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Divorce By Abandonment


Abandonment, or desertion, can be incorporated into a divorce proceeding. All states now offer a type of divorce known as No Fault divorce. (New York was the last state to pass No Fault divorce laws in the middle of 2010).

Fault Divorce

Most states still offer the option for divorce to be filed based on fault grounds, meaning that one of the parties is to blame for the divorce. If a party is at fault, the judge may properly take that into account when determining the separation of assets, child custody and other issues to be resolved.

Abandonment is a type of divorce ground which places the fault of the divorce on one of the partners. Abandonment is typically applicable when a spouse has left and never returned.

In nearly every state where fault-based divorce is available, abandonment is typically one of the fault grounds for divorce.

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The exact definition of abandonment or desertion varies from each state that allows for it. But generally, abandonment occurs when one spouse stops living with the other, with the intention of never returning to the family residence.

Abandonment generally requires no "good reason" for leaving and a certain time limit of separation.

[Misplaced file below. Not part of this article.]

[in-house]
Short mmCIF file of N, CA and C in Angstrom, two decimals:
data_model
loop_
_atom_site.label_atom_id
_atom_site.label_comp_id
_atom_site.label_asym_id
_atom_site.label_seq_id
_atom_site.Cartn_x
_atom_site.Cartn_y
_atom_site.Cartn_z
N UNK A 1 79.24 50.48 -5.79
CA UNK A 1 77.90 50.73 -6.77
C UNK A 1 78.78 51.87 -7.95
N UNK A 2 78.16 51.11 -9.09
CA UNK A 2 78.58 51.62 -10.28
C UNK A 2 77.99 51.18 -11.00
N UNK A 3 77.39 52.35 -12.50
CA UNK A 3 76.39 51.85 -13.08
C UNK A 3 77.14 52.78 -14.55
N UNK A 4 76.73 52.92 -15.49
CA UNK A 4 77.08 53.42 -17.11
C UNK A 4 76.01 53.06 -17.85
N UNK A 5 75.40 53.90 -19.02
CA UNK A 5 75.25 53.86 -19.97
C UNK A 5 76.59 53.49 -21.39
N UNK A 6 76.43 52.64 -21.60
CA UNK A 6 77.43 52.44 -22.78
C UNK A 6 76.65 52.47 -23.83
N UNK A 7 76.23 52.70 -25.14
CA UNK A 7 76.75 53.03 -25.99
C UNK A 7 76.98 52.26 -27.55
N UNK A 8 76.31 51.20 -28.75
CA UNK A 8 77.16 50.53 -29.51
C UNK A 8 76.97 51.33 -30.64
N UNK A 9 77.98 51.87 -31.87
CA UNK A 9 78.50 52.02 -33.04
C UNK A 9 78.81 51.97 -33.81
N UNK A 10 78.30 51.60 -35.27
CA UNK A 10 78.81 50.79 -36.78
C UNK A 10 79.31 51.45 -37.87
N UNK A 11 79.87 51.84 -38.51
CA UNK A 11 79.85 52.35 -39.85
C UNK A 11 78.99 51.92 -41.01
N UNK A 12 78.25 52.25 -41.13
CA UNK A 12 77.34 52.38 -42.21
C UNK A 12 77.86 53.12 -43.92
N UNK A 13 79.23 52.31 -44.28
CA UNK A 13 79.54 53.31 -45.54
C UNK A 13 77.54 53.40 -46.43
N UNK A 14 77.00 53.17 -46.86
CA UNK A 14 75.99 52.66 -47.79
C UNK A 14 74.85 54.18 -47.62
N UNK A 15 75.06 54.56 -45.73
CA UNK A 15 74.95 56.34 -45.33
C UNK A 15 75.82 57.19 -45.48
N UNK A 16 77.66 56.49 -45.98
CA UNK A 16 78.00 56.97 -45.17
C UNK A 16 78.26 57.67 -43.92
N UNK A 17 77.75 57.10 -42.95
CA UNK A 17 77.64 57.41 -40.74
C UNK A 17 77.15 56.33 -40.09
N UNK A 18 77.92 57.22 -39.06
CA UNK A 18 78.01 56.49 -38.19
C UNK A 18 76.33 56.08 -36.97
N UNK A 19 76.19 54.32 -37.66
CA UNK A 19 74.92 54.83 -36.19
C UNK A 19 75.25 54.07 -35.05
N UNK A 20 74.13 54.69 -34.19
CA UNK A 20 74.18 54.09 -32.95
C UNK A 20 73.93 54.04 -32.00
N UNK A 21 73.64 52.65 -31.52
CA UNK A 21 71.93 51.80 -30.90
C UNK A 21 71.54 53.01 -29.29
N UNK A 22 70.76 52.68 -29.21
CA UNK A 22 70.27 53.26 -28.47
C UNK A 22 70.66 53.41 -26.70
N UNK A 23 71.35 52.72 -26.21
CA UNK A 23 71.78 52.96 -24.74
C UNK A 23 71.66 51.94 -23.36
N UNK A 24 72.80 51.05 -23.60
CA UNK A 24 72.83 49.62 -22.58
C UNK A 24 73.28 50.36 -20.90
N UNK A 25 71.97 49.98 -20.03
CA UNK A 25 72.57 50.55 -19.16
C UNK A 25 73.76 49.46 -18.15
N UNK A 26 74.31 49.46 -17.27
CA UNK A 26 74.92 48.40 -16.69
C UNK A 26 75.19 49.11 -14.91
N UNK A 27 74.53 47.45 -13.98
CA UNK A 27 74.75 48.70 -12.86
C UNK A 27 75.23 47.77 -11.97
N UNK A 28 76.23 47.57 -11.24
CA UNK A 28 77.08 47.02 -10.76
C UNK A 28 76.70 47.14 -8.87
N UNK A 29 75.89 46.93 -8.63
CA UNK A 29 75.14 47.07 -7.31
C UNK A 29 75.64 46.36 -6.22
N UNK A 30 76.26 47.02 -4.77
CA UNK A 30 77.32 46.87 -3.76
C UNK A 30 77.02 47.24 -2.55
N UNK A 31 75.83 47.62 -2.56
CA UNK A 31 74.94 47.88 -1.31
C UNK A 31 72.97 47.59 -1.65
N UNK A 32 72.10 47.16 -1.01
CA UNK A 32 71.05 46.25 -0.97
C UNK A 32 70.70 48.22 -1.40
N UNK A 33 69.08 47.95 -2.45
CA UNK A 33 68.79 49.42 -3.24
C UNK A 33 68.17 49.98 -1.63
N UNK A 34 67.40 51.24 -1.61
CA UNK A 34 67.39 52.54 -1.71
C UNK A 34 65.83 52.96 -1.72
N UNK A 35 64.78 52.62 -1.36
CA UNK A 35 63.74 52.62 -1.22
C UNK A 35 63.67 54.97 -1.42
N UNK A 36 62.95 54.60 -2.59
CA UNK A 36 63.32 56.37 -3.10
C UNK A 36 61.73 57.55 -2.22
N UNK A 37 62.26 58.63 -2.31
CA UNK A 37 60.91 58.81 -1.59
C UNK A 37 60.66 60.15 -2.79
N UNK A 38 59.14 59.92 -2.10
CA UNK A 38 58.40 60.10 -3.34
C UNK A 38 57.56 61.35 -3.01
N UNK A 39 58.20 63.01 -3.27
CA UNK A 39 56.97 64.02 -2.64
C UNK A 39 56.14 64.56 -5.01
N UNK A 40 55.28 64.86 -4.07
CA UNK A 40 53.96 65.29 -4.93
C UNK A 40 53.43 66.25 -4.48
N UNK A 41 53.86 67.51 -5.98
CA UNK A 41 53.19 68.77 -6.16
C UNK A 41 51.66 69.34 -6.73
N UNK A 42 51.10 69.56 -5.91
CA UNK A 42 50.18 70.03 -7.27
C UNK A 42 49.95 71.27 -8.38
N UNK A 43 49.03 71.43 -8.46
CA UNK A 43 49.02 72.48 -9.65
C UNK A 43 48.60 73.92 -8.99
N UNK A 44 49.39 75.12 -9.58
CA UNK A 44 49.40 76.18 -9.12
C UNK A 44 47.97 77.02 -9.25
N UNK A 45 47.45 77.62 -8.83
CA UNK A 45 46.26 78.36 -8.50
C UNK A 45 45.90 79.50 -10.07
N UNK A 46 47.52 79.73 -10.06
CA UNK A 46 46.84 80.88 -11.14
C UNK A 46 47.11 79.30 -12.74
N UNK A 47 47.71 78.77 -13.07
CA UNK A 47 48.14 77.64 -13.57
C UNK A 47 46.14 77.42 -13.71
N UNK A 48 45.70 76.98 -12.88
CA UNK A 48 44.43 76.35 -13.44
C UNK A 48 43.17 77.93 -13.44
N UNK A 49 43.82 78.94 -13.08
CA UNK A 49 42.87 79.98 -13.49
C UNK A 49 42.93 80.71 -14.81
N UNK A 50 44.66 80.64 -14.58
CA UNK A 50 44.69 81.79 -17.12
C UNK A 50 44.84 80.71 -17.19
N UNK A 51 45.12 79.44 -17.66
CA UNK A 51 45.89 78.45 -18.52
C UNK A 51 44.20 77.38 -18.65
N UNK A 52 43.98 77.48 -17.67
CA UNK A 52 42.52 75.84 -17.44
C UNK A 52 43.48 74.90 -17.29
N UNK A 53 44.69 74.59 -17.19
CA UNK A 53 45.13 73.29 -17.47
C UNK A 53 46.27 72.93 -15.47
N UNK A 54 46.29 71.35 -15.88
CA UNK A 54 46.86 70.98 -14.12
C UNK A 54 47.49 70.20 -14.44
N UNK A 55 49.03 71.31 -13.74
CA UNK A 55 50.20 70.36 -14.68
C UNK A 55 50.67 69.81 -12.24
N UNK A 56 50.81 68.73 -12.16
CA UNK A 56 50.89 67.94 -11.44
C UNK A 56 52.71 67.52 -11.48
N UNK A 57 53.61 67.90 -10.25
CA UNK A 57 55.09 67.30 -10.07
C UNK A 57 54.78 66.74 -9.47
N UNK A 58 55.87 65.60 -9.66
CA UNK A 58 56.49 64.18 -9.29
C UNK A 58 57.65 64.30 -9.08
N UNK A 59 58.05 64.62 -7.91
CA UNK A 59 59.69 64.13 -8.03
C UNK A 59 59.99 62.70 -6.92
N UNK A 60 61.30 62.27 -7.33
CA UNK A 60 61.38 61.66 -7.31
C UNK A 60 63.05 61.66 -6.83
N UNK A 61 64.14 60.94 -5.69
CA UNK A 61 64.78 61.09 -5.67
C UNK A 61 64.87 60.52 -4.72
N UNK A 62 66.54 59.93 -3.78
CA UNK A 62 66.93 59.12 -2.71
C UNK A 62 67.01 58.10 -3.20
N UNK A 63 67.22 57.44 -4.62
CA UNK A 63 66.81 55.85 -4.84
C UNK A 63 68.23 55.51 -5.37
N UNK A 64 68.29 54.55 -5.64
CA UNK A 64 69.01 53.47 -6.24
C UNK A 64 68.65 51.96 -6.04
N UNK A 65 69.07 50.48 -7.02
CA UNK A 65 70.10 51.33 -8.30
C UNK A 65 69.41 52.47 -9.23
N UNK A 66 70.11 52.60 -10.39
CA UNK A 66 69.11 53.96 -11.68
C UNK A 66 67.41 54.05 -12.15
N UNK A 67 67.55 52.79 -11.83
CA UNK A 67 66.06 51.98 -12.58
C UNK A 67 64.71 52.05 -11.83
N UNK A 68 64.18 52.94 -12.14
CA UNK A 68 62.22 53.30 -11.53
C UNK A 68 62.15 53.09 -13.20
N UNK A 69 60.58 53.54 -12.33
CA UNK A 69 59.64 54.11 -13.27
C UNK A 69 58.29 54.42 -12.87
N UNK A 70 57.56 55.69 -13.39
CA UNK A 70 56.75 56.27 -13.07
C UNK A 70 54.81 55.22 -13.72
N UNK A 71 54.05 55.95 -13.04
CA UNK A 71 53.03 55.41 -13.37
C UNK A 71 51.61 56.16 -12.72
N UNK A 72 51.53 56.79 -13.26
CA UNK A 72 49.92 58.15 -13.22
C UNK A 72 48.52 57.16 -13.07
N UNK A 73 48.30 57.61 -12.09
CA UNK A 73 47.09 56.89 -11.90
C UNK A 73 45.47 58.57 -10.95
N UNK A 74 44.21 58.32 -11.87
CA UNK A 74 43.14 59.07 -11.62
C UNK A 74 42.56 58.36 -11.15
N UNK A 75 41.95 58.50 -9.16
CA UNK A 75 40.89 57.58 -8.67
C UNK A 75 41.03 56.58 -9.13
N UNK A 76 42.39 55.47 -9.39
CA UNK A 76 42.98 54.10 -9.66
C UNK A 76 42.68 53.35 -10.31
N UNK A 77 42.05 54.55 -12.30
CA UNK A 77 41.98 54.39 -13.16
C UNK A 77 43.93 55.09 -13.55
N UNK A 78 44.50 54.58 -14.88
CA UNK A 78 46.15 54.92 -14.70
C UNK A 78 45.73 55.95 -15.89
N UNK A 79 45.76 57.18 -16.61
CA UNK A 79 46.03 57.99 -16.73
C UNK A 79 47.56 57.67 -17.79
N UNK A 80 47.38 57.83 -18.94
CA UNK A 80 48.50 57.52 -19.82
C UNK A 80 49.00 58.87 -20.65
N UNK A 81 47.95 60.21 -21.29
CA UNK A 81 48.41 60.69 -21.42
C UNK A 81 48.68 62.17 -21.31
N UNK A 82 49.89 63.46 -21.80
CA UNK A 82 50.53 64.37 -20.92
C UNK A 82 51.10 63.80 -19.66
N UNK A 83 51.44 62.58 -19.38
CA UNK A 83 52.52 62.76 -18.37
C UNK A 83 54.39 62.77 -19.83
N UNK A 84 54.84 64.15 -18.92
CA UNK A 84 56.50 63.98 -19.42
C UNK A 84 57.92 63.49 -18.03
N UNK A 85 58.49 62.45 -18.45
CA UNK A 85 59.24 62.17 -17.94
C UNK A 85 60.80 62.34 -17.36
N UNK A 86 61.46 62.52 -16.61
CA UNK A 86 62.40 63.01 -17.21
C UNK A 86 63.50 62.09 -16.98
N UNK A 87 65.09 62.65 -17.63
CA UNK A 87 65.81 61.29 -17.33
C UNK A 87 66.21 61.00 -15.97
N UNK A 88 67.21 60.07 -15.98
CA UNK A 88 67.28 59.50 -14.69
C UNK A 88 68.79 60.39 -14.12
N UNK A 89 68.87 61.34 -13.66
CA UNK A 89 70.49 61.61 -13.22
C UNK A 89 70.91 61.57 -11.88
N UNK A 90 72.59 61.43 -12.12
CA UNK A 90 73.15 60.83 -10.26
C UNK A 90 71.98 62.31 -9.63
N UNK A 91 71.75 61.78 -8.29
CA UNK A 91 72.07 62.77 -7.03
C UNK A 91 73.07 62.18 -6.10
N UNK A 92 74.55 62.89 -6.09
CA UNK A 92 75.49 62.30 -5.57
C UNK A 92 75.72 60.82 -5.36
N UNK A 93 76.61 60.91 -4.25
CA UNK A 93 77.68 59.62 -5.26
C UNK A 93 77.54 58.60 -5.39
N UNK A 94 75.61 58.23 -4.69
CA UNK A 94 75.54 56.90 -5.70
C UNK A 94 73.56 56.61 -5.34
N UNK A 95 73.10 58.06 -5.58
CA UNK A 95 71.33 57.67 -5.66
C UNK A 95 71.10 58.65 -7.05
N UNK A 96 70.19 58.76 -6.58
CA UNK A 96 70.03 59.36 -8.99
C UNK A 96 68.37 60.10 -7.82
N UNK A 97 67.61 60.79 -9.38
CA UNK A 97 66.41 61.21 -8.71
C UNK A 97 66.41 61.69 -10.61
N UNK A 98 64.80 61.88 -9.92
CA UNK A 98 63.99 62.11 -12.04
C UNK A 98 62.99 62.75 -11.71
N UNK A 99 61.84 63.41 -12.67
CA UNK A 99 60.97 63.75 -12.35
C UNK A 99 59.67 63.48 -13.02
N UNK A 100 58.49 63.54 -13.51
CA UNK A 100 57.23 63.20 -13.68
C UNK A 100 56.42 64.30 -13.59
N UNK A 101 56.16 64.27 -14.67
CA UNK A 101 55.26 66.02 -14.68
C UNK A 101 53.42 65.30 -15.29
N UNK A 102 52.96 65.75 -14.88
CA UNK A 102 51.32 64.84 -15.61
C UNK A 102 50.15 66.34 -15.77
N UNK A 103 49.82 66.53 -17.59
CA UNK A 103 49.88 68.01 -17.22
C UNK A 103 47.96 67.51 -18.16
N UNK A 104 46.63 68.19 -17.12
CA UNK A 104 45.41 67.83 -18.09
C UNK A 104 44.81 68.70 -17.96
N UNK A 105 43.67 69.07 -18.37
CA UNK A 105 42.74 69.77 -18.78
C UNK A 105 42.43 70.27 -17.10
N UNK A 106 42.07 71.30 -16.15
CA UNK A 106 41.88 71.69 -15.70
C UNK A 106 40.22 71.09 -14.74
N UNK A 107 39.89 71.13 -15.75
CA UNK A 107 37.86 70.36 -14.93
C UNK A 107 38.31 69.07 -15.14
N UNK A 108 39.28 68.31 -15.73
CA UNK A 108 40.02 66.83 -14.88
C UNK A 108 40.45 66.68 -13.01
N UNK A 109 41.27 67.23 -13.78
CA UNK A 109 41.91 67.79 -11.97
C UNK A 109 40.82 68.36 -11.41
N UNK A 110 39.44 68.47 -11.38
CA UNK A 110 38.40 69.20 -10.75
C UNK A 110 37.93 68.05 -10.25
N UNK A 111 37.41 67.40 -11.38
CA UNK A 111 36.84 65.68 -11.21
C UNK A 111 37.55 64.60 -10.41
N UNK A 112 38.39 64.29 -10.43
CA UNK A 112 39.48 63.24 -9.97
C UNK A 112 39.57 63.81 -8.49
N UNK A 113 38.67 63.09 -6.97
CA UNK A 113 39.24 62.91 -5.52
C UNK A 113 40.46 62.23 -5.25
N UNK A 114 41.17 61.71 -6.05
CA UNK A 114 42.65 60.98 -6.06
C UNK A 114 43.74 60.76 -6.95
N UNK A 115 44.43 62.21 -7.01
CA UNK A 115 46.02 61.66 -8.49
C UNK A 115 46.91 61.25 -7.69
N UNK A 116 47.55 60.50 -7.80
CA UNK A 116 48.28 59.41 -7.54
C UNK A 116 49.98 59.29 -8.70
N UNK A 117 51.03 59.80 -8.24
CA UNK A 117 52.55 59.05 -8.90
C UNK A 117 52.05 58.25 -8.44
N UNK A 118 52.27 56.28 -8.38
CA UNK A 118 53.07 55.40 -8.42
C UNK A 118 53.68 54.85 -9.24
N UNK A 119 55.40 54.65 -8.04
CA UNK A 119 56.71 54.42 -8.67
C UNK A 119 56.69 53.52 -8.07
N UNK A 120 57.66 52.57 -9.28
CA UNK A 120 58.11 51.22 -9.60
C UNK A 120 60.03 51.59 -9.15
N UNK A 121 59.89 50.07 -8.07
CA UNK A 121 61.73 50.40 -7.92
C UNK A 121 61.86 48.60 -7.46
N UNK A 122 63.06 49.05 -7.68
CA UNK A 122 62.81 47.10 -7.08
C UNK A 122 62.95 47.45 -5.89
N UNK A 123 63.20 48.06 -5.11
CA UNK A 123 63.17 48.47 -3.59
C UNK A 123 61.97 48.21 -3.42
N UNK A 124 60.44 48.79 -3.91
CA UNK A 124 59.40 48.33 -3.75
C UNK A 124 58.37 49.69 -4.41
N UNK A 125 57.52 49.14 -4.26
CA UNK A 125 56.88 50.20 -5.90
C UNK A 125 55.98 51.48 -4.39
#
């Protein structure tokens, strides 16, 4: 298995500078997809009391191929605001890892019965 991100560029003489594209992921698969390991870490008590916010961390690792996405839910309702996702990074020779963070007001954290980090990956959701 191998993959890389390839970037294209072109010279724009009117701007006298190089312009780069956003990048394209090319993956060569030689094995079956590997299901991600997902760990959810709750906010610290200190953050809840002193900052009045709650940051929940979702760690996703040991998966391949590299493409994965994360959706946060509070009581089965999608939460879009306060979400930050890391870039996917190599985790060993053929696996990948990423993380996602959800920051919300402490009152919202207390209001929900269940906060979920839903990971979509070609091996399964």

Surprisingly, abandonment may be found even if the spouse doesn't actually leave, depending on your state's divorce laws. Failure to provide financial support for a spouse can be considered abandonment in certain jurisdictions.

In order to prove abandonment, the first hurdle you would have to get over is determine if you live in a state that allows for abandonment. Once you have determined if abandonment is an option, you will likely have to prove that your spouse has left your house for the requisite amount of time.

However, just showing that your spouse was out of the house for the required period of time will usually not satisfy all the elements of abandonment. You'll usually need to show the circumstances surrounding your spouse’s departure.

If you spouse had a reason leave, then typically you won't have this as an option for an at-fault divorce. Some states will even require proof from the spouse seeking a divorce to show that he or she has made an attempt to save the marriage.

It may be difficult to navigate the divorce laws and requirements in your state on your own.  If you need help deciphering the divorce laws where you live, connect with a local family law attorney today. Simply fill out our case review form below to get started.

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